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Wednesday, July 07 2010

The rains continue . . .

The barn has flooded and we're juggling livestock. The goats and sheep are back together again. They are free to roam through the mud and muck when I'm home, but when I leave for work, they go back in lockdown with the Livestock Guardian Dog. The sheep really like their dog.  The goats tolerate her now.

When Other Half left for work this morning he turned the stock out and cautioned me, "By 1 o'clock we have 85 % chance of rain. Whatever you want to do outside, get it done before then."

I mumbled something and went back to sleep.

He called at 11 o'clock and informed me that the rain would be here by 12:30 pm.  I puttered around the barn and ignored him. There was still plenty of time. (I did this, despite the fact that it was thundering and the sky was turning ominous. I mean, after all, the Weatherman SAID the rain would come at 12:30 pm!  That was a least an hour away!!!)

So I feed carrots to the ponies. I played with the horses . . .

I checked out the sheep and goats with Briar.

And then . . . a funny thing happened. . . 

                                                       . . .  it started to rain.

                                                                                   It started to pour!

But WAIT!!!  It wasn't 12:30 pm yet!  This wasn't fair!

So I call the goats and the sheep.  This consists of screaming "Baaaaaaaa!!!!! at the top of my lungs.  (There is no telling what my neighbors think of me.) The goats come running.  Goats are smarter than sheep.  We have already established that fact.  In short order, the goats are in their shed, happily munching food that I thoughtfully placed there for them earlier.  (I'm not a total idiot!)  So I grab a bucket and slosh out in the rain to call the sheep. Mud is squishing over my flip flops and my glasses are fogging.  I can barely see the sheep in the back of the pasture under a tree.  I pray they don't get hit by lightning.  I pray "I" don't get hit by lightning.   I call the sheep over the roaring rain.  They answer me, but have absolutely NO intention of leaving their tree.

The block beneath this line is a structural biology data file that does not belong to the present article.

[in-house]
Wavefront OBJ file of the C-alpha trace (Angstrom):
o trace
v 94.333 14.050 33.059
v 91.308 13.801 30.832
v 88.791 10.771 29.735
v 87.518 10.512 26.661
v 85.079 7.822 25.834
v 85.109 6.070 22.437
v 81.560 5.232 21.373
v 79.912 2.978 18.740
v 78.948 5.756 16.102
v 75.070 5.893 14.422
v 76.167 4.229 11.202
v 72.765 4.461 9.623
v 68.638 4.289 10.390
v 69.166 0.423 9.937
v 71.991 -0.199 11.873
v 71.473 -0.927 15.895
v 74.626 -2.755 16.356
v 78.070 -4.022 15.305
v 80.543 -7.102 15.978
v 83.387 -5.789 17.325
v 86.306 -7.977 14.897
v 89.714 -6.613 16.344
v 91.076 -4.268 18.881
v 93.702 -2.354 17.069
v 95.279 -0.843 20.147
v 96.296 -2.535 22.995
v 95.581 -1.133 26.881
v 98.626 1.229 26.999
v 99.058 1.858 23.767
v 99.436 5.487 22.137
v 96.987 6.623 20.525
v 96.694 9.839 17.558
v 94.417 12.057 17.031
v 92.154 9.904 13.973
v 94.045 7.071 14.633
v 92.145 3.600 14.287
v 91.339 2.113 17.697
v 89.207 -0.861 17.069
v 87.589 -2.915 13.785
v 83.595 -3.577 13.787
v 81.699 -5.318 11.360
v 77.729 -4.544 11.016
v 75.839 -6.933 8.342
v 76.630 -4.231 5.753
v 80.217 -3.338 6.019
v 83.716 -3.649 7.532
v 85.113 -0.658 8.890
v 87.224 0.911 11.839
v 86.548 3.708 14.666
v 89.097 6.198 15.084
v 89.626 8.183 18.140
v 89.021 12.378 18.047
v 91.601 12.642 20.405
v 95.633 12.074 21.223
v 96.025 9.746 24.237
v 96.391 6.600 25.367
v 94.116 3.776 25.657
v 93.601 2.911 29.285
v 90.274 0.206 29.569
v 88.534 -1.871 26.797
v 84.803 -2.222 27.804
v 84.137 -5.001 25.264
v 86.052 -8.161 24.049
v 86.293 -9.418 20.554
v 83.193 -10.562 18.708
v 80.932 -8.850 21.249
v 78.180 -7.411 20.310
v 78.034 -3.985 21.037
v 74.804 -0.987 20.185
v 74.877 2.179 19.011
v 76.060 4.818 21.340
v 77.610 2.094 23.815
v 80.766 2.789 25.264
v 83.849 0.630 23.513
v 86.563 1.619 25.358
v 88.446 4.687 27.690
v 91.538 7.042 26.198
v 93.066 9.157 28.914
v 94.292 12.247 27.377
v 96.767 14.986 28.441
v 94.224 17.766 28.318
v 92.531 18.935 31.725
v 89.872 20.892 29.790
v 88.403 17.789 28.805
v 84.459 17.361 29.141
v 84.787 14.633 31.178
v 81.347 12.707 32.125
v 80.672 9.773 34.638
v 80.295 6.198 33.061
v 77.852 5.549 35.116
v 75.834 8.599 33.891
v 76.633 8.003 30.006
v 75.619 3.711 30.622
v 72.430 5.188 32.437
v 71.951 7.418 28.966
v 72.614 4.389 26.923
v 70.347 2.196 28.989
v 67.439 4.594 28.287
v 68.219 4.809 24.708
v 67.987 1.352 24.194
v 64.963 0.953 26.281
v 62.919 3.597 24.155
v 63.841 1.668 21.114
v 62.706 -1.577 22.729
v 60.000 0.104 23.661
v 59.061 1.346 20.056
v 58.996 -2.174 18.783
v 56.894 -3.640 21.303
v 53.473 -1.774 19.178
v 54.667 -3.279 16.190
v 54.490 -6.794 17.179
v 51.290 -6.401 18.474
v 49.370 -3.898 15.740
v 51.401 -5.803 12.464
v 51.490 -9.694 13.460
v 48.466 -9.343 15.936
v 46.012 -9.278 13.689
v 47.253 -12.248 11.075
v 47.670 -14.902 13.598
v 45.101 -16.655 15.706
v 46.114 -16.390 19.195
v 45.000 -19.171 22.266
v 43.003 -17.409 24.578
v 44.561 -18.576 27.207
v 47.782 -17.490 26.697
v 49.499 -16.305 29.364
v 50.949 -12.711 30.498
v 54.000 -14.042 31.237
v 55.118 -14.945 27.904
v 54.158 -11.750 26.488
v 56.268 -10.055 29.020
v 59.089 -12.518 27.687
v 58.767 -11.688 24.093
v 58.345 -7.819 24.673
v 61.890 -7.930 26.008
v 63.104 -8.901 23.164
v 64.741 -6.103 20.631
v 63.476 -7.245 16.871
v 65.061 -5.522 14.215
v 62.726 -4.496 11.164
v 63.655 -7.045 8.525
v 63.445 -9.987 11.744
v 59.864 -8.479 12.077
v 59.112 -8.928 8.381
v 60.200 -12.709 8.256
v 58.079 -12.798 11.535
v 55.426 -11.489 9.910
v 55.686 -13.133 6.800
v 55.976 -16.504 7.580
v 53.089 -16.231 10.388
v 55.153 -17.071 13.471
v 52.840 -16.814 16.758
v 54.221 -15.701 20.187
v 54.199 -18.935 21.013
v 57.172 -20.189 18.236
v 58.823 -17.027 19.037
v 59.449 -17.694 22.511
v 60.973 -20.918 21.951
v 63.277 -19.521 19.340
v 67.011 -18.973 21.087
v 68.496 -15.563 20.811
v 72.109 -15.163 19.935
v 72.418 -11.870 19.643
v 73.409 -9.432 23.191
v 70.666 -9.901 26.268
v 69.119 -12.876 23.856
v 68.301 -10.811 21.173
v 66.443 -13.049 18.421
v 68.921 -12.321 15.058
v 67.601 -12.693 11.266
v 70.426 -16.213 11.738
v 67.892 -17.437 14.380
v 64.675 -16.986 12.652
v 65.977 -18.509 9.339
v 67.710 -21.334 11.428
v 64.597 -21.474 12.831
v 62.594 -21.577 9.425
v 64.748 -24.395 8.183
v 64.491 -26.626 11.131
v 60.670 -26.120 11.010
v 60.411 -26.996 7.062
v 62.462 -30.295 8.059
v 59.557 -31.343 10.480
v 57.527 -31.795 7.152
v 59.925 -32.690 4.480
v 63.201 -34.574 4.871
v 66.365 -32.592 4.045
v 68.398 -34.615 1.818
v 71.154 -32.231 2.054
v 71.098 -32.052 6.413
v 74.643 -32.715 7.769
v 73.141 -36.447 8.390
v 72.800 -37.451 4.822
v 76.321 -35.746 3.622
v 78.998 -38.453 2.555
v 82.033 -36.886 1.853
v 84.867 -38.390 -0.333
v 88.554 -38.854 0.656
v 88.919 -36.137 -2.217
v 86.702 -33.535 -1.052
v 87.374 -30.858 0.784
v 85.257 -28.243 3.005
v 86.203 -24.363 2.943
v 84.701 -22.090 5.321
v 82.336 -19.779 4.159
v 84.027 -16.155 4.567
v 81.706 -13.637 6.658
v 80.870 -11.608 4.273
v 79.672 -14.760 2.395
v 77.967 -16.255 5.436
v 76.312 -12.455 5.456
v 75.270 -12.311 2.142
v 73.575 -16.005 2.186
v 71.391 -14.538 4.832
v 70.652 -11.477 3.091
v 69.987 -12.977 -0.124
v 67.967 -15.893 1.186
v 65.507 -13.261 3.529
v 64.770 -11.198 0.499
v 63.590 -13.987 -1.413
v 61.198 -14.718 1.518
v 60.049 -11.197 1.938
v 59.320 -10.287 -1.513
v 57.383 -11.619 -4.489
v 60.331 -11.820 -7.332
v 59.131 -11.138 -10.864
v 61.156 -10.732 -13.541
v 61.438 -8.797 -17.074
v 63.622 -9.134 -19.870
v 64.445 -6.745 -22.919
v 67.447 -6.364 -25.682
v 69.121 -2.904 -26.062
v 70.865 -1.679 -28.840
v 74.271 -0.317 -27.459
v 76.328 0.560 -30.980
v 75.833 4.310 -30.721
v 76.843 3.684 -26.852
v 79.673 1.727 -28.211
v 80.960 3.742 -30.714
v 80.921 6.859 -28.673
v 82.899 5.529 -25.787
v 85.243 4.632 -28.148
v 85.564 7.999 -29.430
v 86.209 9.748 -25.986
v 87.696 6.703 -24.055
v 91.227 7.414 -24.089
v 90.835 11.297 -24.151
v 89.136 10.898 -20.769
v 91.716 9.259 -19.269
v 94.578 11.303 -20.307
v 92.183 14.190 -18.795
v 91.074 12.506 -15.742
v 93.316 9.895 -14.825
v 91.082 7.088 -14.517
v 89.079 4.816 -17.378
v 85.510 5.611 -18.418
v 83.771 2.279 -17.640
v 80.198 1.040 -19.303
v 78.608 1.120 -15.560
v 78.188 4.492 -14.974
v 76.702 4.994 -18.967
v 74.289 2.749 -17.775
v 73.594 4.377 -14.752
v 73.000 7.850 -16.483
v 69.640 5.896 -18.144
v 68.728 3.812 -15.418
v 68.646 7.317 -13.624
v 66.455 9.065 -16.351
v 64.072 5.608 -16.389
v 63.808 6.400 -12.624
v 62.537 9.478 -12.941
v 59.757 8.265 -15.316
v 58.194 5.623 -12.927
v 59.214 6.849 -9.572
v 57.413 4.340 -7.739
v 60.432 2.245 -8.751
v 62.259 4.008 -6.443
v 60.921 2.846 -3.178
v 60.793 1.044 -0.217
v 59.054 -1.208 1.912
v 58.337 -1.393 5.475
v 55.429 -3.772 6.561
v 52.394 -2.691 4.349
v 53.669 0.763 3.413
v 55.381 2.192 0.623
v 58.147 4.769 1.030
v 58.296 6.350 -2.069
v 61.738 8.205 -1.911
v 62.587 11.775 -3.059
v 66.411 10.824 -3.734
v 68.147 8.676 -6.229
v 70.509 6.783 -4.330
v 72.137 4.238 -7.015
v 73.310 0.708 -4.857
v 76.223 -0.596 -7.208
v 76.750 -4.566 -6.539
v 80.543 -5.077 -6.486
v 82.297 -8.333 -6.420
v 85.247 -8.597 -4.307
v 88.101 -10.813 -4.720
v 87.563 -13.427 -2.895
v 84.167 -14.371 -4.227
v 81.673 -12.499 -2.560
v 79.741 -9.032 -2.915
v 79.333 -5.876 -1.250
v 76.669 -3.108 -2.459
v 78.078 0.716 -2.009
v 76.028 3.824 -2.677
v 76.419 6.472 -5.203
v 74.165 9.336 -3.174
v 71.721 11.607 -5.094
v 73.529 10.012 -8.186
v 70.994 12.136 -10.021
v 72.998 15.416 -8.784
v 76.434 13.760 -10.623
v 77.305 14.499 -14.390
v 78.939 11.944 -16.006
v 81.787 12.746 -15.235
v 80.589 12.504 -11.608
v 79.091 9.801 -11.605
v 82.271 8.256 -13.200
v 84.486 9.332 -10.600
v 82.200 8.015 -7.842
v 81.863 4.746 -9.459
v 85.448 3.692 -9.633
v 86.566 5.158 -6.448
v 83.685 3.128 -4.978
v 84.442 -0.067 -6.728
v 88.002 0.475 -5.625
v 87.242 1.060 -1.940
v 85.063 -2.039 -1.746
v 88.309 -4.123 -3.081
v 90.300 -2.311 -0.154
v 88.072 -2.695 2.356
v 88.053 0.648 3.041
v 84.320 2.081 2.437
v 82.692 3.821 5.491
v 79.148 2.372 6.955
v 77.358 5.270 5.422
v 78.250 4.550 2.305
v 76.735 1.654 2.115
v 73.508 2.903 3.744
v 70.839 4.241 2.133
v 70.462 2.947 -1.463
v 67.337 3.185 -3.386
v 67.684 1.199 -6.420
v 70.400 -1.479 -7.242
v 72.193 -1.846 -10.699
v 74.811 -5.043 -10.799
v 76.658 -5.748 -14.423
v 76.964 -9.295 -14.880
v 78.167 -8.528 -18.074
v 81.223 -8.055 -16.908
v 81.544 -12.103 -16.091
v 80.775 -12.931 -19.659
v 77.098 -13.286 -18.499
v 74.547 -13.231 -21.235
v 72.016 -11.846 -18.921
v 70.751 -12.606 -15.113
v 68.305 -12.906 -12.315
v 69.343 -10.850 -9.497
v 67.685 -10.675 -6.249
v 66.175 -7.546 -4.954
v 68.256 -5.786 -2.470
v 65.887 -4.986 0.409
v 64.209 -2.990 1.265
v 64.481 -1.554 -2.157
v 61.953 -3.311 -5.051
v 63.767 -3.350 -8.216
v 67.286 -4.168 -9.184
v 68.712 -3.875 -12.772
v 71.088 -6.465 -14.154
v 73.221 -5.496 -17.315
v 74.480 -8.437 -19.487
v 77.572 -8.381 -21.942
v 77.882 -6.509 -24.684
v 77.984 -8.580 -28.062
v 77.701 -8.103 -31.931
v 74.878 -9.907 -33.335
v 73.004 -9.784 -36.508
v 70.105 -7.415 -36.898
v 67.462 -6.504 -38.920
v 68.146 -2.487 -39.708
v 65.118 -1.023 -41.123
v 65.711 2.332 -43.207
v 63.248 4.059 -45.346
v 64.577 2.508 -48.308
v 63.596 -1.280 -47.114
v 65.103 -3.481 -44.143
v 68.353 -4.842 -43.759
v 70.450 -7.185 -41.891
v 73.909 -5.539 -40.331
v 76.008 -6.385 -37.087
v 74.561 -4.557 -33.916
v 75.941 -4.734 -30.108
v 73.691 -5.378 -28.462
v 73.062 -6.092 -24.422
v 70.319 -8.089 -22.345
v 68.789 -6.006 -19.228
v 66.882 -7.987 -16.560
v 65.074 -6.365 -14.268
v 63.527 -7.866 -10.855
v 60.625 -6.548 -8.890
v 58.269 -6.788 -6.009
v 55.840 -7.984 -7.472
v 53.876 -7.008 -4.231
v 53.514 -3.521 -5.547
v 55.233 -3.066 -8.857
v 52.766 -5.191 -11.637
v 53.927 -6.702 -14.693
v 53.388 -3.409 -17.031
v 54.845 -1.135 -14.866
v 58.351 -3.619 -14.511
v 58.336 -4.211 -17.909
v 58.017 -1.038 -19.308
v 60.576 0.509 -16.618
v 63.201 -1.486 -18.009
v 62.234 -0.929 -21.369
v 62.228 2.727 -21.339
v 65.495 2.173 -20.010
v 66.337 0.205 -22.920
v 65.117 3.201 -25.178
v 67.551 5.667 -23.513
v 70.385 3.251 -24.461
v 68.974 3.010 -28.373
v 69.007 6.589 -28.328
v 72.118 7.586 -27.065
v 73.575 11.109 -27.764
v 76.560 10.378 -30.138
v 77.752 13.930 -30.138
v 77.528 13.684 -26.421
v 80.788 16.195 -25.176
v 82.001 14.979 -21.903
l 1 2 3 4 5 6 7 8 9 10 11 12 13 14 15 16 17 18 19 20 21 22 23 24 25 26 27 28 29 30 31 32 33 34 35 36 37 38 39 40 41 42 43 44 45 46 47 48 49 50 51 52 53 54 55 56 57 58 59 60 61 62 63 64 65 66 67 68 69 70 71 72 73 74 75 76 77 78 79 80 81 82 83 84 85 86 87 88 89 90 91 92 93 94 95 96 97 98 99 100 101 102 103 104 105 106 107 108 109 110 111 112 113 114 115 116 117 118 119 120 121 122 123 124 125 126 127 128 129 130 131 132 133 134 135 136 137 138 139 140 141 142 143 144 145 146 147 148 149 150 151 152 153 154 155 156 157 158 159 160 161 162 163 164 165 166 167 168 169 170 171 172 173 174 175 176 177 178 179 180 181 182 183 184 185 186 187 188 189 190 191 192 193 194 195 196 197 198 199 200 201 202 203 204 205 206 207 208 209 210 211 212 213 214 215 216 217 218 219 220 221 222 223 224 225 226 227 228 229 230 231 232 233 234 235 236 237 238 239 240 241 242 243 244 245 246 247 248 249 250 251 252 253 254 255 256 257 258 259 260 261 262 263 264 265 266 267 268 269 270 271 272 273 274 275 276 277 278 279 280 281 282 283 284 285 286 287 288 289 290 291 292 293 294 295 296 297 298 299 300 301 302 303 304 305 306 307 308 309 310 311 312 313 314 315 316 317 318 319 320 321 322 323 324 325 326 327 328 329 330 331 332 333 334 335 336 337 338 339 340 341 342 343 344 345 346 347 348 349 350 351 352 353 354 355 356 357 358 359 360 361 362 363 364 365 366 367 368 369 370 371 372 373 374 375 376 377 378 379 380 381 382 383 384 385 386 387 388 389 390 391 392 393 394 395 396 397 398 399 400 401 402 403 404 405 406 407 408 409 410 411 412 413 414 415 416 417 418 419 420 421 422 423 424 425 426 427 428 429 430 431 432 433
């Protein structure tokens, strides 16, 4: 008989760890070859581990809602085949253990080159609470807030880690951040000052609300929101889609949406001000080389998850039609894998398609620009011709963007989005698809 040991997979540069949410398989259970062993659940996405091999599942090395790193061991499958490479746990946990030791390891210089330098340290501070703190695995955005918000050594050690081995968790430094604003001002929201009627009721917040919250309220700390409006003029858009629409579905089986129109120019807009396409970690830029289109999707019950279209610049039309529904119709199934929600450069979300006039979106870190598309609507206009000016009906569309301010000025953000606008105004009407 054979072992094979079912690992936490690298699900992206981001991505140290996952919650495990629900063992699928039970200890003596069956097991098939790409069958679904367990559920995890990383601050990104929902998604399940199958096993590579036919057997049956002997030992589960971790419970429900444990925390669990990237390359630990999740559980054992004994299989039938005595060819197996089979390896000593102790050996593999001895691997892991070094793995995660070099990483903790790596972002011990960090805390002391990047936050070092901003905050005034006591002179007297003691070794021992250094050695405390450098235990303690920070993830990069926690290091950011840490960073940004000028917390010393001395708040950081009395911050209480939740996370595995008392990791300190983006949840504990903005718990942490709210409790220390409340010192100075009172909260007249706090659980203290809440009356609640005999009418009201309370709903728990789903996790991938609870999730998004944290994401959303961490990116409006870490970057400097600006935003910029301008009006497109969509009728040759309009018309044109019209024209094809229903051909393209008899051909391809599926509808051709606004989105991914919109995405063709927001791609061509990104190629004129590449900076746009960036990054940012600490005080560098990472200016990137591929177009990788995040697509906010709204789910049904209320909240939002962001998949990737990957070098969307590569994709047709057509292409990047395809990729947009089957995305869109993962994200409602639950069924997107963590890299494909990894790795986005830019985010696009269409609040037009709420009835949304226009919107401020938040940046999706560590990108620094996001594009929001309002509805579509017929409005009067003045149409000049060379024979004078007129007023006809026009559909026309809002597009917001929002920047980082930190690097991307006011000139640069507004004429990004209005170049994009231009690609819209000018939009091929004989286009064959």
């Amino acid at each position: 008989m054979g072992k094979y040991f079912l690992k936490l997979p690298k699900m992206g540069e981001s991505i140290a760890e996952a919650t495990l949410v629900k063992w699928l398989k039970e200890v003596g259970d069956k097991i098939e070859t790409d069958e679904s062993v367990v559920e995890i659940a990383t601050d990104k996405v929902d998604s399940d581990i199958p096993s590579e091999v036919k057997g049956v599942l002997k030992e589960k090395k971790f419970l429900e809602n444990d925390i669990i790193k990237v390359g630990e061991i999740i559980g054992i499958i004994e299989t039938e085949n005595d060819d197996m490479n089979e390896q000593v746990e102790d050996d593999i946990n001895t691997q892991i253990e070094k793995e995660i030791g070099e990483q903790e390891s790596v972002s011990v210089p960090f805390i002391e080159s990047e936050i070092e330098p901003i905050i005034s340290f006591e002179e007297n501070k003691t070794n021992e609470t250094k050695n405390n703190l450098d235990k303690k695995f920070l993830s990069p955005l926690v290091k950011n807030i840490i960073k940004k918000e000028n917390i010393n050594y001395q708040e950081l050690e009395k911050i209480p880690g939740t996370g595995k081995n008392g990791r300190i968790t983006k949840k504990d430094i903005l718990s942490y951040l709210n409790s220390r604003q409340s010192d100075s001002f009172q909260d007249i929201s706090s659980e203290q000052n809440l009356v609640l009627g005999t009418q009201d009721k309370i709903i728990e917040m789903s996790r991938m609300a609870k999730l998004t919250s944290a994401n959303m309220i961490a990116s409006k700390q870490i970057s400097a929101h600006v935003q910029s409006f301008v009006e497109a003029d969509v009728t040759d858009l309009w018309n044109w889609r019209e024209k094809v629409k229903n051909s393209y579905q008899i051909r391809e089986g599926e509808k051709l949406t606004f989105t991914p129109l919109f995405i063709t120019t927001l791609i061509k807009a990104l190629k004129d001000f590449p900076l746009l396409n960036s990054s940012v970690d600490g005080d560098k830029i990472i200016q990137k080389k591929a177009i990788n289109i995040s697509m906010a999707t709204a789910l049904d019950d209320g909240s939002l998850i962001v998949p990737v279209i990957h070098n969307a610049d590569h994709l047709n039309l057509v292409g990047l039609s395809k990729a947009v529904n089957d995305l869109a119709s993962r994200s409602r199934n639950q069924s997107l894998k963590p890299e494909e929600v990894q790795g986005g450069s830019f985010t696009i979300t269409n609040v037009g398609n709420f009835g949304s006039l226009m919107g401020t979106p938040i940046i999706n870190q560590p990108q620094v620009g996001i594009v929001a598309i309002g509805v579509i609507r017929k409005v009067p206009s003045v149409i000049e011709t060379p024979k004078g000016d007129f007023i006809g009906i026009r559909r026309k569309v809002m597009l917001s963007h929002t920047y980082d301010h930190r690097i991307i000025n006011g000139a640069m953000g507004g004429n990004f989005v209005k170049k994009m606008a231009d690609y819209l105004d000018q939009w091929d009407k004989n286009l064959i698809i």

"Don't MAKE ME GET THE BORDER COLLIE!!!" I shout at them.  They are unconcerned.

"LILY"  I scream through the rain.

A black & white shadow that has been lurking by the fence slithers to the gate.  I wipe my glasses with my shirt tail and cuss the sheep.  The goats temporarily stop muching to regard me thoughtfully.  We exchange a moment, but then it passes.  I know.  Goats are smarter than sheep.  I know.

So I open the gate and Special Agent Lily slithers into the pasture. She has assessed the situation already and was simply waiting to be deployed.  She salutes and heads out in the rain.

The sheep are not happy to see her.  But a few nips on the heels and they come scampering towards me.  Thirty seconds later and she has them in the pen with the goats.  It has taken Lily approximately 2 minutes.  I'm not sure how long I was standing out in the rain shaking a bucket of feed.  But I'm sure that if I'd screamed "Baaaaaa!" any louder, or any longer, my neighbors would have had me committed.  

So to all the folks who say, "I don't need a dog, my sheep (or goats) come to a bucket of feed!" I ask you, how long have YOU stood out in the rain trying to coax them back inside?






Posted by: forensicfarmgirl AT 12:41 pm   |  Permalink   |  2 Comments  |  Email
Ahhh, Lovely Lily! Looks just like my Emma June to the rescue. Could not live here without the girls, could we? Every time I leave the house without Emma, I think, now what's the worst thing that could happen? And it does. And I go back to the house and get her. Every time. Bet you do too!
Posted by sue on 07/08/2010 - 07:22 AM
Absolutely! I drag Lily around everywhere with me; it is inevitable that if the sheep or goats get out while I'm not home, Lily is with me!
Posted by forensicfarmgirl on 07/08/2010 - 09:13 PM

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